Second, this bill would do nothing to help deter impaired driving. As we know, not only do strong penalties deter criminal activity, but they also limit the potential for criminals to reoffend. However, the bill would actually give first-time offenders a break by reducing wait times to get their keys back and drive once again.
Third, the wording of the bill is incredibly unclear. Bill C-46 would enable law enforcement officers to conduct impairment tests using roadside oral fluid drug screeners, if they reasonably suspected that drivers had drugs in their body. How do we define reasonable? Is it the way someone drives, the smell of his or her breath, or his or her ability to articulate words? The government has failed to define what is and what is not reasonable. This leaves ambiguity for impaired drivers who can evade unsuspecting officers, and for officers to unlawfully violate the rights of law-abiding drivers.
This brings me to my final point.
In its current form, Bill C-46 is an infringement on the rights of Canadians. The bill would implement mandatory alcohol screening. This is a fundamental violation of our Charter of Rights and Freedoms: innocent until proven guilty; the presumption of innocence. Mandatory alcohol screening shifts the burden of proof away from the crown, and toward the individual. This part of the legislation would likely face a charter challenge. Even if not, it is a very invasive practice of the state on an individual without justified reason. We, as representatives of our constituents, need to be awfully sure no legislation that the House passes is an infringement on the rights of Canadians. I fear the government has overlooked this fundamental freedom.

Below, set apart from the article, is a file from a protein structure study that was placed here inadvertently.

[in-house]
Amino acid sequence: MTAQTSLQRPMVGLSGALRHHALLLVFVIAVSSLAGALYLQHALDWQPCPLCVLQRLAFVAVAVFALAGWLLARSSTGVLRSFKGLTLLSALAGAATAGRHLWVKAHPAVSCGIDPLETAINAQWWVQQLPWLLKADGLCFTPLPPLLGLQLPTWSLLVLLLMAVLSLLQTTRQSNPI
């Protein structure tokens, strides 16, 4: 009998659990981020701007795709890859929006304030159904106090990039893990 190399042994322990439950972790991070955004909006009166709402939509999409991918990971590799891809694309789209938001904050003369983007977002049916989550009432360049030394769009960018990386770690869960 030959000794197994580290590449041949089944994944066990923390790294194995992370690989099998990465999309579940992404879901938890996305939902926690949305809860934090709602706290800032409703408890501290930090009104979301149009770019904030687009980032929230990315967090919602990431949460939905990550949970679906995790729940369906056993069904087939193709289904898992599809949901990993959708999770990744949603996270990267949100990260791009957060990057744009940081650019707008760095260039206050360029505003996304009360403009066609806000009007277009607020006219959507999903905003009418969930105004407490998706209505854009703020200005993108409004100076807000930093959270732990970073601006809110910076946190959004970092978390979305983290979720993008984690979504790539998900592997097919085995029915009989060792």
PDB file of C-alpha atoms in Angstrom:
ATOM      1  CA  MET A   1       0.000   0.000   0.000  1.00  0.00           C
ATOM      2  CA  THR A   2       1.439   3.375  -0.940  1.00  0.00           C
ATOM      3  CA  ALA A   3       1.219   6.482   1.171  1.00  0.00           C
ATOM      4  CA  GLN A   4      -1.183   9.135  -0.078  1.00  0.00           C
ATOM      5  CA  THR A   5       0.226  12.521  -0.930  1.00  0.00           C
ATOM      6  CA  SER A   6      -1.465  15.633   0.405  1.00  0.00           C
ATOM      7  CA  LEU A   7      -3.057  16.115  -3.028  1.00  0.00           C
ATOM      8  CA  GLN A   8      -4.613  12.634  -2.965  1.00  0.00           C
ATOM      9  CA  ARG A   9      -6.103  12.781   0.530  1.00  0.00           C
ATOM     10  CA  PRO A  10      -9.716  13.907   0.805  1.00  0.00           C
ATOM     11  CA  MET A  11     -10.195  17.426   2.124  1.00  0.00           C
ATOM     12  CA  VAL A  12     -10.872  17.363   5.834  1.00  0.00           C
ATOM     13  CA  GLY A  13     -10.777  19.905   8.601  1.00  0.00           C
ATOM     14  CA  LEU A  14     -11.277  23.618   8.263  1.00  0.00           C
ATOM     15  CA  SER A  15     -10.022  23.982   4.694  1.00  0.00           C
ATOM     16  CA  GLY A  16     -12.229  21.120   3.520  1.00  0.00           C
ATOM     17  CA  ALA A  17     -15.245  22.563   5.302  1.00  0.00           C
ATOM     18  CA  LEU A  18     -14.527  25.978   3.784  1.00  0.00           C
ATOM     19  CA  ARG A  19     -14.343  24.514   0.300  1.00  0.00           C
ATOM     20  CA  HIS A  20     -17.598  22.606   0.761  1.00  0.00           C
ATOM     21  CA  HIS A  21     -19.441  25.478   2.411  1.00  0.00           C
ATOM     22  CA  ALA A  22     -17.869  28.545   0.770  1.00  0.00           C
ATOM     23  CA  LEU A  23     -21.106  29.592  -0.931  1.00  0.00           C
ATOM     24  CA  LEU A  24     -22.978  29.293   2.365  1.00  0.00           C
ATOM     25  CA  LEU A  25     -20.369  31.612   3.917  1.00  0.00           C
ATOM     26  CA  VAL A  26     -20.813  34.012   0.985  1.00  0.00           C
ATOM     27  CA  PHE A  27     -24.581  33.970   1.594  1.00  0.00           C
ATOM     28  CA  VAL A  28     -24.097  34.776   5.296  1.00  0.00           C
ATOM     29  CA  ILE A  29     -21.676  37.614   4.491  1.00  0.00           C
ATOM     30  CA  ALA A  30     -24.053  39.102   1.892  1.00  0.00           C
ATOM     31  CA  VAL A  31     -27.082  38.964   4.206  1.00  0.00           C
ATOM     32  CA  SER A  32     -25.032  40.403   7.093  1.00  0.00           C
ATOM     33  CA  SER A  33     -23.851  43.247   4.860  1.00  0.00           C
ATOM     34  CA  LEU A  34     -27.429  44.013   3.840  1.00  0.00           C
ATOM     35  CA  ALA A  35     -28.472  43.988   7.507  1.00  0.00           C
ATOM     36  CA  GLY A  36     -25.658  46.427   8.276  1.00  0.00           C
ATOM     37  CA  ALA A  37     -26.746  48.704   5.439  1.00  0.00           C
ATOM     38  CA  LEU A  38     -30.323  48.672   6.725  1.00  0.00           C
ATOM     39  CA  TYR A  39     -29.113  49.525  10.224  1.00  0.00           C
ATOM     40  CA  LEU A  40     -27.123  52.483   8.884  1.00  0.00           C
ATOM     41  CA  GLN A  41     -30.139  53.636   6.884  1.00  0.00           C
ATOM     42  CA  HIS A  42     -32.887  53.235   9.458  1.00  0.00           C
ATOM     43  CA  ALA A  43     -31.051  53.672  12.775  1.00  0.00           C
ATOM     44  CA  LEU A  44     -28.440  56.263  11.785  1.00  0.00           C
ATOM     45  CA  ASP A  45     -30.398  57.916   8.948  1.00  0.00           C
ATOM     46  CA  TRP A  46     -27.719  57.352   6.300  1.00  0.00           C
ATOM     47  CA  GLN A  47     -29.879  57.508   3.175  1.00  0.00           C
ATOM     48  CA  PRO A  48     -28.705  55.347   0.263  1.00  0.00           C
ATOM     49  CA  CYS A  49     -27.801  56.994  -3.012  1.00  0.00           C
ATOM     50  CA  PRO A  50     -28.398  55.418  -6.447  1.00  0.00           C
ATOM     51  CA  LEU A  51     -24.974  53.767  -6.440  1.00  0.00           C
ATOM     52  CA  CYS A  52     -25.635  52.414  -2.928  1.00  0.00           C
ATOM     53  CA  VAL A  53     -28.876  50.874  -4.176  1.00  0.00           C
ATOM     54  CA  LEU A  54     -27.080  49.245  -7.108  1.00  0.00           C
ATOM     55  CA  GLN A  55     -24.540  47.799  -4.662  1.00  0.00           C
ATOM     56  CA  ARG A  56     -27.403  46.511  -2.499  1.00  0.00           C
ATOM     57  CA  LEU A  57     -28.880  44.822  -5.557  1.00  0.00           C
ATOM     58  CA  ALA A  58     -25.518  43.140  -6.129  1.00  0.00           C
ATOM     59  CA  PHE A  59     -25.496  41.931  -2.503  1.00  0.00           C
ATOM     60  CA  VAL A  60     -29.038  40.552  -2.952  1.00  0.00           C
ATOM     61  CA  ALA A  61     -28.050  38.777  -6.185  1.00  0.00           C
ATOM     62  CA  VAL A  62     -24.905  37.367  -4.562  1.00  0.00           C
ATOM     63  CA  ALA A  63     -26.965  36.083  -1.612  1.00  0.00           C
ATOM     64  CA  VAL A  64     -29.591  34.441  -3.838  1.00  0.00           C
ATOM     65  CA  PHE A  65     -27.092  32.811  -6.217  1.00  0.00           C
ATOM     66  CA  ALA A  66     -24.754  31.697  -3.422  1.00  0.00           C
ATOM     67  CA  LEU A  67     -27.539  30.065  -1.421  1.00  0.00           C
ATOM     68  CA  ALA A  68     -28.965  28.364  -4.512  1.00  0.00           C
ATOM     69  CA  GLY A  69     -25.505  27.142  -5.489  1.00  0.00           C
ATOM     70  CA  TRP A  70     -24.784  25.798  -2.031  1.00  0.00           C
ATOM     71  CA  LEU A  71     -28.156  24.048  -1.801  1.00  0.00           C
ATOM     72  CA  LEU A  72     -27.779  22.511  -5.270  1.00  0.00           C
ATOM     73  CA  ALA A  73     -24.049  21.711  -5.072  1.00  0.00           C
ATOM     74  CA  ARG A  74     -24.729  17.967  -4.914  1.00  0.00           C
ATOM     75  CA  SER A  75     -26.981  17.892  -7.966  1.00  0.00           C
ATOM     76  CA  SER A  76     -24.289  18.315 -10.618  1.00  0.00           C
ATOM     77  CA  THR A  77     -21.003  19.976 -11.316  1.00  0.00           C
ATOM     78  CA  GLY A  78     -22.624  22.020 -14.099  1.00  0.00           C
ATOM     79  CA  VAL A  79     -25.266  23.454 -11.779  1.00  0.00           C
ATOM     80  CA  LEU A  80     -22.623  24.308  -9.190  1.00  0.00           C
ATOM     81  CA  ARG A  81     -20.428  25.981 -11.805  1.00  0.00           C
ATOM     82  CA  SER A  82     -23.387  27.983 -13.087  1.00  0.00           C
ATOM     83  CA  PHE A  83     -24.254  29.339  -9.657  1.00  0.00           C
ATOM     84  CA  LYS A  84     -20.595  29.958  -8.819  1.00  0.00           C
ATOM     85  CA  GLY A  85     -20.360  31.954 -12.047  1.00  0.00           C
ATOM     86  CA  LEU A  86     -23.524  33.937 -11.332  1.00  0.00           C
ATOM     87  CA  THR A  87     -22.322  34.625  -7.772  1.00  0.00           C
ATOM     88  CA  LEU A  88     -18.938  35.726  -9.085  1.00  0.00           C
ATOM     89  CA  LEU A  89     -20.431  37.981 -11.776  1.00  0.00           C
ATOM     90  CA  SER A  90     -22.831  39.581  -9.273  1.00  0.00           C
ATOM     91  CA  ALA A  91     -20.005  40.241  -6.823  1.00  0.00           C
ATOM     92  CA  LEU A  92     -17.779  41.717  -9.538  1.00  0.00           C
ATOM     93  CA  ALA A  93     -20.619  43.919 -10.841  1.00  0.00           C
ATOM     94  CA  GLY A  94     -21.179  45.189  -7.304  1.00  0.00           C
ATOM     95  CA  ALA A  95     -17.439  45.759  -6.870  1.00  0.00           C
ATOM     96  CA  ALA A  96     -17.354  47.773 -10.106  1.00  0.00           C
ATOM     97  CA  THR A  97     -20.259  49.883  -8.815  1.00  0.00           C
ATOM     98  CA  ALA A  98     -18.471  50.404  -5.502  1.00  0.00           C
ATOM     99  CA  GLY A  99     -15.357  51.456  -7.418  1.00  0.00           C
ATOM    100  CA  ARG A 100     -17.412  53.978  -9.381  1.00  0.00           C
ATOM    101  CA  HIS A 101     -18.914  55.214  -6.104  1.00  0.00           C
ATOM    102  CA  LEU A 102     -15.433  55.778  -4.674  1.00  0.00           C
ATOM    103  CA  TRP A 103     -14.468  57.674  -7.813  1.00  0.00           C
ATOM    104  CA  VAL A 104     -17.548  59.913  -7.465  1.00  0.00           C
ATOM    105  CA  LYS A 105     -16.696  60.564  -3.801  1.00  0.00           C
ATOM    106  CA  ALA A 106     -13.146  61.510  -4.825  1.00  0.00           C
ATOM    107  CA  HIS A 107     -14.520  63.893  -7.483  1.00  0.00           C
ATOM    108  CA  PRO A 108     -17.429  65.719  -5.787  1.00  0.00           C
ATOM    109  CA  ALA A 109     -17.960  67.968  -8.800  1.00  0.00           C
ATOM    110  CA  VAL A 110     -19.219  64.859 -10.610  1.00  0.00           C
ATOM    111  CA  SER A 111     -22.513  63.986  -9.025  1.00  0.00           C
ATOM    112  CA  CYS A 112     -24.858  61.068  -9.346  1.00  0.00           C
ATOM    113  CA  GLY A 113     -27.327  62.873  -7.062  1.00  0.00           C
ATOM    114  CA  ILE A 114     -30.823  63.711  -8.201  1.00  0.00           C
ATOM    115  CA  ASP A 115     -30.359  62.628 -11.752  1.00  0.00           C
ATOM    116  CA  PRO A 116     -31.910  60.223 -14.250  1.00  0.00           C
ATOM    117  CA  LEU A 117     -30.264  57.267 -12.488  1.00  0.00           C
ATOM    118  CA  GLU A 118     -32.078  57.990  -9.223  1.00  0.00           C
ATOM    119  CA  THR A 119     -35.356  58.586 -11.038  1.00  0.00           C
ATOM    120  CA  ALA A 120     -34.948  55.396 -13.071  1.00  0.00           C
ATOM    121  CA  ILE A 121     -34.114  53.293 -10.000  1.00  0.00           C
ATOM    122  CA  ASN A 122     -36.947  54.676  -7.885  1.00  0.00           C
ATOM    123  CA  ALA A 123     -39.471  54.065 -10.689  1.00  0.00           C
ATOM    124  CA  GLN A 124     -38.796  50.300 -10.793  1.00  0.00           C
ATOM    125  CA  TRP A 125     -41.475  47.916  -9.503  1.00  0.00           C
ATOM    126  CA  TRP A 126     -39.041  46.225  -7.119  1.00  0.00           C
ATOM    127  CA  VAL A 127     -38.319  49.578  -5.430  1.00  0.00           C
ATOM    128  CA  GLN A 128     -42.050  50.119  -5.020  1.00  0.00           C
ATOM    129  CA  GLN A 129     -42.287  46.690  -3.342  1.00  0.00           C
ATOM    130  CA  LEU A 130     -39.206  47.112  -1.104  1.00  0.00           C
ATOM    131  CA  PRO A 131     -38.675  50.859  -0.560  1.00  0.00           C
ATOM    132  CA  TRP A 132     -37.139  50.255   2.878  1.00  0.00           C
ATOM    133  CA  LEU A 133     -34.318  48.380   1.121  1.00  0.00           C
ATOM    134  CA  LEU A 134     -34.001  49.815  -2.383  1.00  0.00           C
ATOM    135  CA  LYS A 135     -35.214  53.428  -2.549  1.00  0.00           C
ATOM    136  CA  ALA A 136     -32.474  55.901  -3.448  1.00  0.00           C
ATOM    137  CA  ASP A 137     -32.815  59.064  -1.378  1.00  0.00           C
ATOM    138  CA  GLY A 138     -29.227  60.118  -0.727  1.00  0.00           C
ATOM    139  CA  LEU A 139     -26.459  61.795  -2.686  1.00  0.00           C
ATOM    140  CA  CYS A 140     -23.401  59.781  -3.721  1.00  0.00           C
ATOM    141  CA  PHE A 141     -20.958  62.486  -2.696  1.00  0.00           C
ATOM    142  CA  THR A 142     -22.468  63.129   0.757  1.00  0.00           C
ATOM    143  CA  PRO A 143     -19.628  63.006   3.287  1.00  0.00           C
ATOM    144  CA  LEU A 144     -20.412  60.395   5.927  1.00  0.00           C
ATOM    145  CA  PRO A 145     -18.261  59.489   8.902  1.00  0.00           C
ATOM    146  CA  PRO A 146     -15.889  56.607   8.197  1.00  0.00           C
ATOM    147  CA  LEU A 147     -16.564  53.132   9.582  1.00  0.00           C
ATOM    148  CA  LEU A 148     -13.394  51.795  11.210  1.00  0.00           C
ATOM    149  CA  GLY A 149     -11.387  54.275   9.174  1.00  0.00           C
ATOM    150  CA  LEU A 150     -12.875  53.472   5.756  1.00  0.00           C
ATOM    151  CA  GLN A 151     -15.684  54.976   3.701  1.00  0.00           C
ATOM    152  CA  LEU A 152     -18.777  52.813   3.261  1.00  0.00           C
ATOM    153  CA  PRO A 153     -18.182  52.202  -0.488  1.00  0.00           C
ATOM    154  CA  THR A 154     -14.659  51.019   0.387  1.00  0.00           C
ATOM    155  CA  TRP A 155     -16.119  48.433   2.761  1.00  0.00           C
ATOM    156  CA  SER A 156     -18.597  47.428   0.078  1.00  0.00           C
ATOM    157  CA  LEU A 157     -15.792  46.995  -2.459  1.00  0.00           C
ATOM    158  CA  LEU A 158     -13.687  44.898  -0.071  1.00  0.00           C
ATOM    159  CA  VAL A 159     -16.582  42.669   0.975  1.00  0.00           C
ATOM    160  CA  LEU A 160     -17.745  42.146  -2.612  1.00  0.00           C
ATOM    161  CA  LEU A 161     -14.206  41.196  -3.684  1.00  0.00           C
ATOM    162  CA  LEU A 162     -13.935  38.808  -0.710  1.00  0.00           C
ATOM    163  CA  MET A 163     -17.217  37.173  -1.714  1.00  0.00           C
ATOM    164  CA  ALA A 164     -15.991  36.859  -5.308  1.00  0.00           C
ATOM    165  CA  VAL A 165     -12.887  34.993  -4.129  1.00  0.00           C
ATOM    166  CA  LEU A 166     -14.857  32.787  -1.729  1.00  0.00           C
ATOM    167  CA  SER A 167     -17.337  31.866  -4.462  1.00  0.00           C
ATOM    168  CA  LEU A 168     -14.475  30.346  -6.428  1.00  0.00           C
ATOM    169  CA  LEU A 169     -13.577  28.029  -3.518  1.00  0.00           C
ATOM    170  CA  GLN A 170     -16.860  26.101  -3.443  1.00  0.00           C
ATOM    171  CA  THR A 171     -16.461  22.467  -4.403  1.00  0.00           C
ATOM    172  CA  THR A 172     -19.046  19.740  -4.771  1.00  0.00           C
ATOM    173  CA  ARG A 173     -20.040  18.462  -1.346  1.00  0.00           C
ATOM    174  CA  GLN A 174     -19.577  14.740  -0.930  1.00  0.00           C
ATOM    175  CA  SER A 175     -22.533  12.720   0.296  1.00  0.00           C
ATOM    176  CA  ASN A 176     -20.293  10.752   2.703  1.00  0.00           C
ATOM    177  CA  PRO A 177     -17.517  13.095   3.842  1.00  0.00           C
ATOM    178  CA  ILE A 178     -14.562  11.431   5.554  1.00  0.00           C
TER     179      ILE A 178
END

The House must consider three additional factors before proceeding with Bill C-46. I recommend a more cautious and evidence-based approach.
First, let us make the right decisions instead of making fast decisions. The Liberals want to rush these drug bills through Parliament by July 2018. This hurried timeline is unrealistic and puts the health and safety of Canadians at risk. Law enforcement has not been provided the resources or training required to deal with the increased threat of impaired driving associated with the legalization of marijuana.
Second, let us do a better job of consulting with the relevant stakeholders. Jeff Walker, the vice-president of the Canadian Automobile Association, said that legalization of marijuana should not be rushed and that educational campaigns and greater funding for law enforcement should be the immediate priorities.
I also want to point out that former Liberal minister of justice and health, the Hon. Anne McLellan who chaired the Liberal government's marijuana task force, said that the best solution was to give researchers additional time to develop proper detection tools. Let us listen to the experts.
Third, more education is crucial. My colleagues and I are concerned that the government has not developed effective campaigns to inform Canadians how dangerous it is to drive while under the influence of marijuana. Organizations such as Mothers Against Drunk Driving have done an excellent job of helping Canadians understand the risks of drunk driving. However, Canadians must better understand the dangers of all types of impaired driving. This education needs to happen before legalizing marijuana.
The Liberal government has done little to deal with this. Instead, the Liberals propose high mandatory fines and maximum penalties for Canadians who may not fully understand the risks of driving under the influence of marijuana. If we can ensure the safety of Canadians by proactively educating instead of retroactively penalizing, then we can save the lives of Canadians. That is the avenue we have to focus on first.
It is for these reasons I cannot support Bill C-46.